The legal methodology is remarkably effective in affixing blame and assessing retribution for large scale industrial accidents after they have occurred. The technological/social approach is equally effective in distributing blame and ignoring retribution, also after the fact. Both judgmental methods add little, however, to our understanding of the most critical issue: how senior level managers might act to avoid these low probability/high impact accidents before they occur. Again, Prof. Jasanoff has a few words directly to the point: (We must) break out of the retrospective habits of thought that accidents and mishaps so often engender; to stop asking what caused the tragedy or who is to blame, and to consider instead how human beings and their faultprone institutions can learn to do better.3

The intent of this article is to examine the wreck of the Exxon Valdez in a nonjudgmental mode. The intent is to propose a third form of analysis: to look not at who or what was the direct cause of the accident (legal analysis), nor at the extenuating complexity that made the initial sudden accident and the subsequent slow response almost inevitable (technical/social analysis). Instead, the intent is to consider what might have been done at all layers of management to avoid the accident or speed the response and -- particularly important -- why those critical decisions and actions were not taken. The viewpoint of this article will be managerial avoidance, not legal retribution or "normal" explanation, as applied to the very damaging industrial accident that occurred in Prince William Sound in the spring of 1989.

The events surrounding the wreck of the Exxon Valdez are well known and quickly summarized. At 9:30 P.M. on Thursday, the 22nd of March 1989, the largest tanker owned by the Exxon Shipping Company left the oil terminal at Valdez, Alaska fully loaded with 1.26 million barrels of oil. Initially the ship was under the command of Captain William Murphy, the harbor pilot. Harbor pilots are responsible for steering both incoming and outgoing tankers through the Narrows, a V2 mile wide approach to the port of Valdez. After exiting the Narrows and achieving the sea lanes in Prince William Sound, Captain Murphy turned over command to Captain Joseph Hazelwood and left the ship. Captain Murphy testified later that he smelled alcohol on the breath of Captain Hazelwood, but that he made no comment and took no action. He knew that it was common practice for both the officers and crew of oil tankers to drink while in port. There was, it was said, little else for them to do during a two day layover 2,800 miles from home.

Figure 1 (pg.122) maps the events described in the paragraphs below)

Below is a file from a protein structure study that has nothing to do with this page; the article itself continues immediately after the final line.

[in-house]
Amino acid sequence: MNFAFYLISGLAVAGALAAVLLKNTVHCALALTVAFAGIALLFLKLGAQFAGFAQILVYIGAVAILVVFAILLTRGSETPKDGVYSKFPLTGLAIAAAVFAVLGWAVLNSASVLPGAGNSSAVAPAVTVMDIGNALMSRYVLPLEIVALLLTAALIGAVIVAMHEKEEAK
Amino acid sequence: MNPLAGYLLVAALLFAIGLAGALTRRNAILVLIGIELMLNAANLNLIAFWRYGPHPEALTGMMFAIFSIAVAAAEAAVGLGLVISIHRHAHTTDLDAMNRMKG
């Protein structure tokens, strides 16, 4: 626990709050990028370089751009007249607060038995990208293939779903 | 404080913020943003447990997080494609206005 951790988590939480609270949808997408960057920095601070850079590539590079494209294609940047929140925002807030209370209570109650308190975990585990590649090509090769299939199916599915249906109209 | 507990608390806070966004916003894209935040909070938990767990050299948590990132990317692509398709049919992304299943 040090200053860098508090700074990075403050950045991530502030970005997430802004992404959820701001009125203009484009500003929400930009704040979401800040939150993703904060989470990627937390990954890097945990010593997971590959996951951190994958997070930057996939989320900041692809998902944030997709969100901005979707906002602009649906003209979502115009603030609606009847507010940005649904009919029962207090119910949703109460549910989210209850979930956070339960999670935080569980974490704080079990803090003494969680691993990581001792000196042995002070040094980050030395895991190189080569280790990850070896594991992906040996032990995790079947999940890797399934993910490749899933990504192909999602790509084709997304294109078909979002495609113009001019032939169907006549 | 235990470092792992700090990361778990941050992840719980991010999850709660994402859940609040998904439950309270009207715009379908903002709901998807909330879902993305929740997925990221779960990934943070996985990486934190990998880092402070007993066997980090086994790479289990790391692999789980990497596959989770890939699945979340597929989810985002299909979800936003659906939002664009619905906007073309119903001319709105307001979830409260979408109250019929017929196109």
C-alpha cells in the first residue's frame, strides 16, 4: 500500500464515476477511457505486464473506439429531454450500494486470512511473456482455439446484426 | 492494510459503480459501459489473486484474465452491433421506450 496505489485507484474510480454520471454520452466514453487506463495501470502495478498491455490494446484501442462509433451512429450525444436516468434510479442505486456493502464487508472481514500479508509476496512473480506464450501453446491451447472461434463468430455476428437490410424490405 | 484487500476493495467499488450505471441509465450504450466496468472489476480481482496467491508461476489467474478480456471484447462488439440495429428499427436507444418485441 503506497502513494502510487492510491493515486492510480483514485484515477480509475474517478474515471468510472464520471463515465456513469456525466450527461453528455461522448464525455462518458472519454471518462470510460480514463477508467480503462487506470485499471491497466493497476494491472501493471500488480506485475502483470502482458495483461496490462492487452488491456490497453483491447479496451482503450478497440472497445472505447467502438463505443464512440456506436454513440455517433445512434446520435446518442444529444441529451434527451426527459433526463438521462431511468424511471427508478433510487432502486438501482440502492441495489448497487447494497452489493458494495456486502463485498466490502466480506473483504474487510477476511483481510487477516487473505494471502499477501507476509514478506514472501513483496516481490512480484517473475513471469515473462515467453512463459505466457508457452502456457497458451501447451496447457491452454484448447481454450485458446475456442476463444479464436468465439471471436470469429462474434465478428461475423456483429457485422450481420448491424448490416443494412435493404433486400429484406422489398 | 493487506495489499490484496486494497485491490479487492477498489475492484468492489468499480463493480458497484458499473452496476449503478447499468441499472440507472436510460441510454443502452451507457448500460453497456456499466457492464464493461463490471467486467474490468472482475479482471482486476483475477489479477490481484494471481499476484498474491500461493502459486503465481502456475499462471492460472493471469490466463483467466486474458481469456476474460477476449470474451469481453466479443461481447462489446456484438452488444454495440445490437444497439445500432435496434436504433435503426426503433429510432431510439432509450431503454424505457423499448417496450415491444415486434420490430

Captain Hazelwood, immediately after assuming command, radioed the Coast Guard and requested permission to alter the course of the ship to avoid large chunks of ice that had broken loose from the Columbia Glacier and were floating in the outbound shipping lane. The permission was granted. Captain Hazelwood altered the course southward, turned over command of the vessel to the Third Mate, Mr. Gregory Cousins, and went below to his cabin. Mr. Cousins was not licensed to pilot a ship in the sea channels approaching Valdez. Mr. Cousins and others later testified that it was common practice to turn over command of oil tankers to nonlicensed officers, even in restricted waters. There was, it was said, little choice for the staffing -- both officers and crew -- had been dramatically reduced on the new, largely automated tankers as part of a cost savings move.

Captain Hazelwood had set the automatic pilot to steer the ship southward, across the inbound shipping land. He had instructed Mr. Cousins to maintain that course until after the ice chunks from the glaciers were past, and then to turn back to the northwest when abeam of Busby Light, a well known marker in the Sound. No inbound traffic was expected, and permission for this course change had been granted by the Coast Guard, so no danger was anticipated even though the ship was on a course headed directly towards Bligh Reef, the best known hazard in the Sound. At 11:55 Mr. Cousins ordered a course change of 10 degrees right rudder to bring the tanker back towards the proper lane and away from the reef. Either the automatic pilot was still connected, which overrode the manual steering, or the rudder did not respond promptly to the wheel, or Mr. Cousins had waited until too late to initiate the change. The tanker, nearly 1,000' long and weighing over 280,000 tons, continued inexorably on its heading and at 12:05 am hit the reef with awesome impact. 11 million gallons of crude oil (fortunately only 27% of the cargo) spilled from badly ruptured tanks on the port side of the vessel.

The emergency response team at Valdez had been disbanded, as part of a cost cutting move. 18 years of accident free operations had found no occasion for their services. The emergency response equipment had been used for other purposes, or shipped to other locations, or allowed to slowly deteriorate, for exactly the same reason. The lighting system needed for emergency work at night was not available. The containment booms needed to surround an oil spill of this size were not accessible. The ocean-going barge needed to transport those booms was not serviceable. The employees needed to load and then lay the booms were not trained. Despite the existence of a 250 page emergency response plan that promised to first contain and then start the recovery of any spill within 5 hours of its occurrence, this spill remained uncontained for 59 hours, and the recovery, once begun, was totally ineffectual due to a combination of deteriorated equipment, limited supplies, and inadequate training.